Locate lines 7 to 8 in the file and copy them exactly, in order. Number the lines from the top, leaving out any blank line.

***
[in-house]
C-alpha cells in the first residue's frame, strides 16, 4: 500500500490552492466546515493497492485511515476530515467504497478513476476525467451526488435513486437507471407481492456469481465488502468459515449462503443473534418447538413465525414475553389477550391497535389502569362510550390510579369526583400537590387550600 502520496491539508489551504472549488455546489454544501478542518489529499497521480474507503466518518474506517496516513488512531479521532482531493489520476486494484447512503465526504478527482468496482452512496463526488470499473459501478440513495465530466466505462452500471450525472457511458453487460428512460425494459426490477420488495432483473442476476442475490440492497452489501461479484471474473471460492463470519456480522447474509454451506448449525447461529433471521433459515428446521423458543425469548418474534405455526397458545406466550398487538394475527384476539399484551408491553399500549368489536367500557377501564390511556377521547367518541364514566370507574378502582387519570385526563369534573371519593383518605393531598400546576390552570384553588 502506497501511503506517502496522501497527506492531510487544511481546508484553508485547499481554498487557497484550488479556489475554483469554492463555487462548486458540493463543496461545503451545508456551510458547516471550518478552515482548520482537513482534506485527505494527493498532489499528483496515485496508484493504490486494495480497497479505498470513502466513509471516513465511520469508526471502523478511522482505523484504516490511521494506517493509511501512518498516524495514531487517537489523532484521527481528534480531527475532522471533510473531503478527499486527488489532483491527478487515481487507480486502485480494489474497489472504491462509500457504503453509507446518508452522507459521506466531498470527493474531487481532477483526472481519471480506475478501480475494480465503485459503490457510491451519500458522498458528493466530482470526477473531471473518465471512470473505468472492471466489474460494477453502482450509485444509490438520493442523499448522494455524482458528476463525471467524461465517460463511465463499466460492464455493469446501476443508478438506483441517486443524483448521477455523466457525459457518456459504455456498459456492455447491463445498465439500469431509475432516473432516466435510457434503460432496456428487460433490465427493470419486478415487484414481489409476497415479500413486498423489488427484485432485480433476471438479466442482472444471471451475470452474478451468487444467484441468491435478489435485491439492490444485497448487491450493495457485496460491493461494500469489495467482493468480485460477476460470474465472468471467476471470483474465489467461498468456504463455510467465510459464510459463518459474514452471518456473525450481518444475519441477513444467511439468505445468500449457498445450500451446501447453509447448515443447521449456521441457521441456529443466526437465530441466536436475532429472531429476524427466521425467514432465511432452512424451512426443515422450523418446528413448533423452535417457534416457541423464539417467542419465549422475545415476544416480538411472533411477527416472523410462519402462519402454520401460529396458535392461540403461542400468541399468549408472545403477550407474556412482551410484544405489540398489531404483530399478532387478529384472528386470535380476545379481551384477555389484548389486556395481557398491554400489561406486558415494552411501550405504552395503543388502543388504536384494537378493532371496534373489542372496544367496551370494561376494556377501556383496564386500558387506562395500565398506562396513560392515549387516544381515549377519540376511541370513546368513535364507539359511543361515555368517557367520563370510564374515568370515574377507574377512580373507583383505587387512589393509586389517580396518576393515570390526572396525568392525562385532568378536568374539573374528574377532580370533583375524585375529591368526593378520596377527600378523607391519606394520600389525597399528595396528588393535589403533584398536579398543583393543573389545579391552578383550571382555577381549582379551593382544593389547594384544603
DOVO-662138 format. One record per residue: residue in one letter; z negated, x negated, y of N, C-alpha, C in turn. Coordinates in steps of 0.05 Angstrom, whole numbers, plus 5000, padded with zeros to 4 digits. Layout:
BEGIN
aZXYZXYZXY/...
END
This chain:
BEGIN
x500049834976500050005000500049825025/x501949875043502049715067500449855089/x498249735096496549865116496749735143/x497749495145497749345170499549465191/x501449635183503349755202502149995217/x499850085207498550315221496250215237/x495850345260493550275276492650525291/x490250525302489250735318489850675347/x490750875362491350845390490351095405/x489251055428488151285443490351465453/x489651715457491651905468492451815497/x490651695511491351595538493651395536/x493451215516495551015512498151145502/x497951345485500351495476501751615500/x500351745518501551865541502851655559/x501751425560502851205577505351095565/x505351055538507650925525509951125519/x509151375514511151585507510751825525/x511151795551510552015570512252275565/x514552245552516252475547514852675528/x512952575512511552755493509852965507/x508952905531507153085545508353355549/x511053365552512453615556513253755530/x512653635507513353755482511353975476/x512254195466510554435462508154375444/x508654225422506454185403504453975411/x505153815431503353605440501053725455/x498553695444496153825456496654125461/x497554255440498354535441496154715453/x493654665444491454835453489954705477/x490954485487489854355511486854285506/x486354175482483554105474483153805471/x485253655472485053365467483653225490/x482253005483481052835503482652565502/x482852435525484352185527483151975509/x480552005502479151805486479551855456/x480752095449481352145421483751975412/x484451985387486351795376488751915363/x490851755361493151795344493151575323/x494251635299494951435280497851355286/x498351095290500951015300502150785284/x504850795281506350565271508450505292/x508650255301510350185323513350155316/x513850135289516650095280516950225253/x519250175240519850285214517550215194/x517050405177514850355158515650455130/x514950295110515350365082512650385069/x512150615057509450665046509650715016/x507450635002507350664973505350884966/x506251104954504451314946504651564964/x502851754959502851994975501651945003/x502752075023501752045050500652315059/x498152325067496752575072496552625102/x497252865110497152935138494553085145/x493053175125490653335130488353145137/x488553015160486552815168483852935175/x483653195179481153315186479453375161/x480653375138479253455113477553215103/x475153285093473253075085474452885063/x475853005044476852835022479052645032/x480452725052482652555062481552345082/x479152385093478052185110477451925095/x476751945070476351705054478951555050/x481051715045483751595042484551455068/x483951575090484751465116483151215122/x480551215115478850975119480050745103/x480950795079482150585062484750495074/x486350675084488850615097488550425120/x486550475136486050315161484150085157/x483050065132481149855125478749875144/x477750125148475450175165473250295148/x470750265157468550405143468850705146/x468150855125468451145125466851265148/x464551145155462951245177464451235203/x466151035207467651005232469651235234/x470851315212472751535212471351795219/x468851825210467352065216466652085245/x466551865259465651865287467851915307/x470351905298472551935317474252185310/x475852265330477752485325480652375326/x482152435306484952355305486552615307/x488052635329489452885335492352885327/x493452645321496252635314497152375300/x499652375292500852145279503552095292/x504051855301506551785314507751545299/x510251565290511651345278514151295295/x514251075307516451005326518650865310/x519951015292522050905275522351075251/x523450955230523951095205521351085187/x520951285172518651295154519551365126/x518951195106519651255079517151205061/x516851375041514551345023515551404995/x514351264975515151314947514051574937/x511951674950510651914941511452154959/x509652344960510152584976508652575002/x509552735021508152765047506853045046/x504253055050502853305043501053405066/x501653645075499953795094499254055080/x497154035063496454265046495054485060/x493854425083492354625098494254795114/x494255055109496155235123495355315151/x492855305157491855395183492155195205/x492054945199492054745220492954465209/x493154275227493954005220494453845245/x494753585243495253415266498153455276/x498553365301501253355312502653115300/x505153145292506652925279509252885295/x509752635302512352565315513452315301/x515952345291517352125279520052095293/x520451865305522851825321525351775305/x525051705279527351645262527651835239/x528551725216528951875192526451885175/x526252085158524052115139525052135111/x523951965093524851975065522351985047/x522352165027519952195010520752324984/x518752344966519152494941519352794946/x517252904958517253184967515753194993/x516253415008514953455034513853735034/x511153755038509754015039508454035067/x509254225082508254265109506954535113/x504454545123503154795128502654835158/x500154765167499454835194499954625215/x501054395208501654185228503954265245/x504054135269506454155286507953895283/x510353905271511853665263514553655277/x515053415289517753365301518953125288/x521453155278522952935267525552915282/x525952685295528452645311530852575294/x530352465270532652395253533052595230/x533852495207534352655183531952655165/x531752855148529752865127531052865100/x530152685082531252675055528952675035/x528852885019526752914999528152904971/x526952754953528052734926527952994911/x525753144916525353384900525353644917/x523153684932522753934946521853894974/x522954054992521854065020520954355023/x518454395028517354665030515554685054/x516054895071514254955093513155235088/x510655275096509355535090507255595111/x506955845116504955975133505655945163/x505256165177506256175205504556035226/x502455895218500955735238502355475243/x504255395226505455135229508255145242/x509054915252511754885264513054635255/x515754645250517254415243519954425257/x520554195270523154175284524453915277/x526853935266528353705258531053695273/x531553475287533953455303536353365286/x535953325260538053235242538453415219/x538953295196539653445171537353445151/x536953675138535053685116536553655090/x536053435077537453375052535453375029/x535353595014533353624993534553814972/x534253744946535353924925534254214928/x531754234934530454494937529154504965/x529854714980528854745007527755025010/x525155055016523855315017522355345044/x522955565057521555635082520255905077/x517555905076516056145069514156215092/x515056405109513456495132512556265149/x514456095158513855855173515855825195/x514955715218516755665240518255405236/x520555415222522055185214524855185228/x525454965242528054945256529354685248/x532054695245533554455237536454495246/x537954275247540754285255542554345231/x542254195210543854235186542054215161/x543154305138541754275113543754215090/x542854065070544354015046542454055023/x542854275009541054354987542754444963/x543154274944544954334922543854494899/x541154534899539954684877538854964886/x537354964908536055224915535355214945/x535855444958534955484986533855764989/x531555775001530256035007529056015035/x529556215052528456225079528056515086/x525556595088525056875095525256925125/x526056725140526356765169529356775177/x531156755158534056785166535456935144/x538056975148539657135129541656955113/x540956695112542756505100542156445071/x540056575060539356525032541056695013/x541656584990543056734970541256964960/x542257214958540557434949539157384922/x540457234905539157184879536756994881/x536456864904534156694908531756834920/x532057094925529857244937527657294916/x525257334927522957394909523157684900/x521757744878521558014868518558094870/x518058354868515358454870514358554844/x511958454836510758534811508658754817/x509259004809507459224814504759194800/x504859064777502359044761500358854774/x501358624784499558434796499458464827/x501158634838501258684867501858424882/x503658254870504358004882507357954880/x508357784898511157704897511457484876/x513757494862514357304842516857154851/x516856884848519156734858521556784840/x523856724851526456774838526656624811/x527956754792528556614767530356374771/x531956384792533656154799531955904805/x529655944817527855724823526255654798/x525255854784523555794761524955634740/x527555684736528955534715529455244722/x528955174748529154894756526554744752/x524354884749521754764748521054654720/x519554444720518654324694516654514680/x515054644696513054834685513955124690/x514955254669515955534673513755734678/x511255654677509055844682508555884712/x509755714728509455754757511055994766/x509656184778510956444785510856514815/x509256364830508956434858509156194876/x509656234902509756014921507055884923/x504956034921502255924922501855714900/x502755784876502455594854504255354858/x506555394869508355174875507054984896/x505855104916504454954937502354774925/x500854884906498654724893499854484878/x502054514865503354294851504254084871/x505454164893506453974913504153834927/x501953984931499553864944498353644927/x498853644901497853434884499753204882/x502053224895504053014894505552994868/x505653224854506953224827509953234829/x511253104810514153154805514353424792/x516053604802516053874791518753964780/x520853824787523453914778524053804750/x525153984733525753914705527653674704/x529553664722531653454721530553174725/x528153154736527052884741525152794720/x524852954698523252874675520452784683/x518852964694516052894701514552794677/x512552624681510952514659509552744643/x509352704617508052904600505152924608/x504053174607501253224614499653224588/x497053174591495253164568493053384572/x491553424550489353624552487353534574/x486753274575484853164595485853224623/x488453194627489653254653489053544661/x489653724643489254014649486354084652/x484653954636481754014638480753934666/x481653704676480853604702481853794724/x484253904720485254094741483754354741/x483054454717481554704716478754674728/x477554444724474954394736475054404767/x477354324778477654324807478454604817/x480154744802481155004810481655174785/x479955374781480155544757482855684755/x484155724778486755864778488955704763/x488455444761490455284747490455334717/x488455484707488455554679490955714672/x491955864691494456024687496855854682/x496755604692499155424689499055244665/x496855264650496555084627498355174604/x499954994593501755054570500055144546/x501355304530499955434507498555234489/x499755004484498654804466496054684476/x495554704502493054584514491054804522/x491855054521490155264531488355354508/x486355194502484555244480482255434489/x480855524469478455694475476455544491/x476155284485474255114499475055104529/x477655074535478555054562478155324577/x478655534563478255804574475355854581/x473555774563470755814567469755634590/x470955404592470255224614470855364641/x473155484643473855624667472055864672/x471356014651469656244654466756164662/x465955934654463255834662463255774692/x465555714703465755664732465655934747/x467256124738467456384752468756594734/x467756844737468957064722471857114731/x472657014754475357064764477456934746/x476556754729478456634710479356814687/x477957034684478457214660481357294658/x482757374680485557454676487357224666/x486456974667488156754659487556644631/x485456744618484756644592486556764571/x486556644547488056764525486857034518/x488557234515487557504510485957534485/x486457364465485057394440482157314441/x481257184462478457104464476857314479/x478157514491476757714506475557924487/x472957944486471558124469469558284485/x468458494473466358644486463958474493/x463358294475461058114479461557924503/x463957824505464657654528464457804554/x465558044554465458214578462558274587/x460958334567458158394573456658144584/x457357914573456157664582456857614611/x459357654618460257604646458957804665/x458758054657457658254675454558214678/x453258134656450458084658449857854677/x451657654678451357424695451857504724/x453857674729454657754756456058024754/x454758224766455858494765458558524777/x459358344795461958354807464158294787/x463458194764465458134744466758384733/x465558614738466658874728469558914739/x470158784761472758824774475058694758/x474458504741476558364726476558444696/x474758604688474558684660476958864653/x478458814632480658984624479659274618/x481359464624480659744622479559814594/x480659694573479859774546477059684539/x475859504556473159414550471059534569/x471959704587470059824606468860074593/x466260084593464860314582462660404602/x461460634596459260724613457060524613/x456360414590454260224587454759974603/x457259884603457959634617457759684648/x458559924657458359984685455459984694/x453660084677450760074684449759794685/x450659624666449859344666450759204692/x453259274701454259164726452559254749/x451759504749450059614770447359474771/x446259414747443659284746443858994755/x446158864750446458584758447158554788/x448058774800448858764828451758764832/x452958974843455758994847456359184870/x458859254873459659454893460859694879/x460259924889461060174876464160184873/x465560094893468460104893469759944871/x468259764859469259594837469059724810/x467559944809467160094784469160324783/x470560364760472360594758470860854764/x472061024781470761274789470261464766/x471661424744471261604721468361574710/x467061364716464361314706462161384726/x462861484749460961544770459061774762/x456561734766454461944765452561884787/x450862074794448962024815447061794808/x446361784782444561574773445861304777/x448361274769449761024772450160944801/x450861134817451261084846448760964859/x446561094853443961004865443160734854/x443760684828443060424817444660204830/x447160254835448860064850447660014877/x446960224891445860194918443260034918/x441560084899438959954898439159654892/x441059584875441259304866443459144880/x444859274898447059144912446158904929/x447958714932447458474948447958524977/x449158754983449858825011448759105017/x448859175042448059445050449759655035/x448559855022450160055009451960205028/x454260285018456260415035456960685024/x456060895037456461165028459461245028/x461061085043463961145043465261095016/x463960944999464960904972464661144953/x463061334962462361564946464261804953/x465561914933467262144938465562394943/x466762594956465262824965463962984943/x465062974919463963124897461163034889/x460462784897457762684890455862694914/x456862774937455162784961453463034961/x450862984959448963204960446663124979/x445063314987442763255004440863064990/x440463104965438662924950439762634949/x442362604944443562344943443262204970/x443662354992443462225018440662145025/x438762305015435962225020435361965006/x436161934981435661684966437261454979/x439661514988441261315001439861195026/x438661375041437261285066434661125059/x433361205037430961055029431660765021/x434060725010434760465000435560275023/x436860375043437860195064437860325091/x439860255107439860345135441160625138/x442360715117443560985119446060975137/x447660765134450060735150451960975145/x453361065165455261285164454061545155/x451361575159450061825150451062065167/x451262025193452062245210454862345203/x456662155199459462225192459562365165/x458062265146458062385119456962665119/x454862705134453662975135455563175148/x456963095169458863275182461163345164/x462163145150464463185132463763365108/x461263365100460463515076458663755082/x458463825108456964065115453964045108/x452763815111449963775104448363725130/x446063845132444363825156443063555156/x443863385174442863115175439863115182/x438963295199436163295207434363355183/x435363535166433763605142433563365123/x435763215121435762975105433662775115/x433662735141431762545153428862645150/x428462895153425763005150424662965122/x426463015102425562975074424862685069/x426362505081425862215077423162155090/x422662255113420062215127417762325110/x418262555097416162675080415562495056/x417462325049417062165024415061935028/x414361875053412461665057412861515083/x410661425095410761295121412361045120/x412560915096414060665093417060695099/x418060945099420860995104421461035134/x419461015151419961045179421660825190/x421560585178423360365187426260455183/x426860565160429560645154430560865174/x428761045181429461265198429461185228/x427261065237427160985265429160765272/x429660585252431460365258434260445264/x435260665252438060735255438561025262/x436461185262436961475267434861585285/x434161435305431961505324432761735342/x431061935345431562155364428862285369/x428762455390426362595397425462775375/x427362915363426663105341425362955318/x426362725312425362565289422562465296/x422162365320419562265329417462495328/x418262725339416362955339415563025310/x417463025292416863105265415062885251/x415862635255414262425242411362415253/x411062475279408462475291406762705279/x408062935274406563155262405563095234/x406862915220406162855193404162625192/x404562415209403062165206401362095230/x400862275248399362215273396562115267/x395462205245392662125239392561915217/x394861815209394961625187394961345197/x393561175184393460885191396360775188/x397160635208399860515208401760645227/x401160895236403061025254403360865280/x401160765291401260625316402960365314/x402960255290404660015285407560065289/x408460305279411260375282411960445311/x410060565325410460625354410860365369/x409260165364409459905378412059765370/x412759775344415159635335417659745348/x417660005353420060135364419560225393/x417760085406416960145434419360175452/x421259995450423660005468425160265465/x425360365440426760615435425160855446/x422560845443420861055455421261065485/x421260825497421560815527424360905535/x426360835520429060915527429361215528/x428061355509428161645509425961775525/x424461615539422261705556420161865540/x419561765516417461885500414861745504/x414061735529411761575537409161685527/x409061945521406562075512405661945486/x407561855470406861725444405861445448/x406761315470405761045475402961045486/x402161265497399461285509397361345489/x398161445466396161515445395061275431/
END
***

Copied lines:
This chain:
BEGIN